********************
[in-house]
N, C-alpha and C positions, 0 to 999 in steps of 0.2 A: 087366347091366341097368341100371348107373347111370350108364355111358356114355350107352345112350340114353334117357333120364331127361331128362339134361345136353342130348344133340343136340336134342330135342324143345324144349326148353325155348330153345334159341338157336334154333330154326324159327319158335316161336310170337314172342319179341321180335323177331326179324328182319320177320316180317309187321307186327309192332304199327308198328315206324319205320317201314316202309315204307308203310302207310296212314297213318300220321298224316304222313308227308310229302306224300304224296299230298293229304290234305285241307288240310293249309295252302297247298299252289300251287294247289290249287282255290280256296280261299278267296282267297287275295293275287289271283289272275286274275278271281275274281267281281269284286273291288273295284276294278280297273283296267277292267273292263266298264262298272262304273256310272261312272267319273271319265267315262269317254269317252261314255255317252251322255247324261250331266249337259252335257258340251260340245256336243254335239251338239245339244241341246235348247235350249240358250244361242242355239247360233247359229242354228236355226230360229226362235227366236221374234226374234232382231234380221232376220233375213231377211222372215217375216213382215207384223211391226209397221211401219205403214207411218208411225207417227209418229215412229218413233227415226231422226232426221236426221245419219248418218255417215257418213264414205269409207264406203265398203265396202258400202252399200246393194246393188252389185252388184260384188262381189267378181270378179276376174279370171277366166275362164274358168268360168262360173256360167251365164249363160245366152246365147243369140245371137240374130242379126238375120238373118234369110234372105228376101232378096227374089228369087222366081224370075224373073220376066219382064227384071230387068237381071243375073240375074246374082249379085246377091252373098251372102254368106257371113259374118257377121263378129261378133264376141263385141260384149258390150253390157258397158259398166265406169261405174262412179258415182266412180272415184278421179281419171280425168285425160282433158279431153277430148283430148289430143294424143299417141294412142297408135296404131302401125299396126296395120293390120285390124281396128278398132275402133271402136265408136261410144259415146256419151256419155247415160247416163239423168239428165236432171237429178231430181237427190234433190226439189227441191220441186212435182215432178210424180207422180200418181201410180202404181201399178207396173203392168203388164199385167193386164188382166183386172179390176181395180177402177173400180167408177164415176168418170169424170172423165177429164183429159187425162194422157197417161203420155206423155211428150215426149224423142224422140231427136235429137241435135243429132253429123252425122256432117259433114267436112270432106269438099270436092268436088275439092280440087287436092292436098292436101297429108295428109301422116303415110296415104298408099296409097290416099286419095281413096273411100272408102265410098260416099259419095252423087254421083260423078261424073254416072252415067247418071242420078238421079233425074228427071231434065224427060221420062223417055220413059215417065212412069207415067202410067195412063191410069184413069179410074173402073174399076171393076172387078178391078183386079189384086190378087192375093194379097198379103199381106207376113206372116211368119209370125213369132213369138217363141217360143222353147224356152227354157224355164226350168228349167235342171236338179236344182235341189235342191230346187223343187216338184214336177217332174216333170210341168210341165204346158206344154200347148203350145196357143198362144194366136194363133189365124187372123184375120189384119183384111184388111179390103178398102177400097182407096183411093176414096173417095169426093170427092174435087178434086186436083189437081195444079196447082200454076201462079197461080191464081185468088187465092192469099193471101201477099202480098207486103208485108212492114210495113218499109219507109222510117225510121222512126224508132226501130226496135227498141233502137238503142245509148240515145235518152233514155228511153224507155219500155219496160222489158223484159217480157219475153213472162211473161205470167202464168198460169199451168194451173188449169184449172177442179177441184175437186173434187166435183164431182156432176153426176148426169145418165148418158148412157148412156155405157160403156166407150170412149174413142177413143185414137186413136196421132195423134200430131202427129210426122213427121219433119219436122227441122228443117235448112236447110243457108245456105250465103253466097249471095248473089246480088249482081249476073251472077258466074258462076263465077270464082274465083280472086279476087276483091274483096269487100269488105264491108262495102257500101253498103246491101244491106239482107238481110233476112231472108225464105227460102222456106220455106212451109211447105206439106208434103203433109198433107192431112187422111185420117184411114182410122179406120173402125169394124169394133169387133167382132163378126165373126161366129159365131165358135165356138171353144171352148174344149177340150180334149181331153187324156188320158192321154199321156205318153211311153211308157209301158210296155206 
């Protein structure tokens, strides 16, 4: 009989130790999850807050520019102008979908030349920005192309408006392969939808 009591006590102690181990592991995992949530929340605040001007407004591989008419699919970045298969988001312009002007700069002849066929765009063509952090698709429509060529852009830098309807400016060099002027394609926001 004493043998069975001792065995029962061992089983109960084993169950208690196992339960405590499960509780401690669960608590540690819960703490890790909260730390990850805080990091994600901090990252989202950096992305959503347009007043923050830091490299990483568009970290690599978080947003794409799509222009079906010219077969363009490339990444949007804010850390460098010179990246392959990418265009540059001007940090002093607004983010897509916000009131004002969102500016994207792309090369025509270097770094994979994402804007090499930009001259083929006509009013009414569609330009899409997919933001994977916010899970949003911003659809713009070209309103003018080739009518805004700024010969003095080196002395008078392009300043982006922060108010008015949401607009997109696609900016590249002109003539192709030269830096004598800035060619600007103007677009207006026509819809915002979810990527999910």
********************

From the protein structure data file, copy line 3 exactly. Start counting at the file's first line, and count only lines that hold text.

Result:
């Protein structure tokens, strides 16, 4: 009989130790999850807050520019102008979908030349920005192309408006392969939808 009591006590102690181990592991995992949530929340605040001007407004591989008419699919970045298969988001312009002007700069002849066929765009063509952090698709429509060529852009830098309807400016060099002027394609926001 004493043998069975001792065995029962061992089983109960084993169950208690196992339960405590499960509780401690669960608590540690819960703490890790909260730390990850805080990091994600901090990252989202950096992305959503347009007043923050830091490299990483568009970290690599978080947003794409799509222009079906010219077969363009490339990444949007804010850390460098010179990246392959990418265009540059001007940090002093607004983010897509916000009131004002969102500016994207792309090369025509270097770094994979994402804007090499930009001259083929006509009013009414569609330009899409997919933001994977916010899970949003911003659809713009070209309103003018080739009518805004700024010969003095080196002395008078392009300043982006922060108010008015949401607009997109696609900016590249002109003539192709030269830096004598800035060619600007103007677009207006026509819809915002979810990527999910």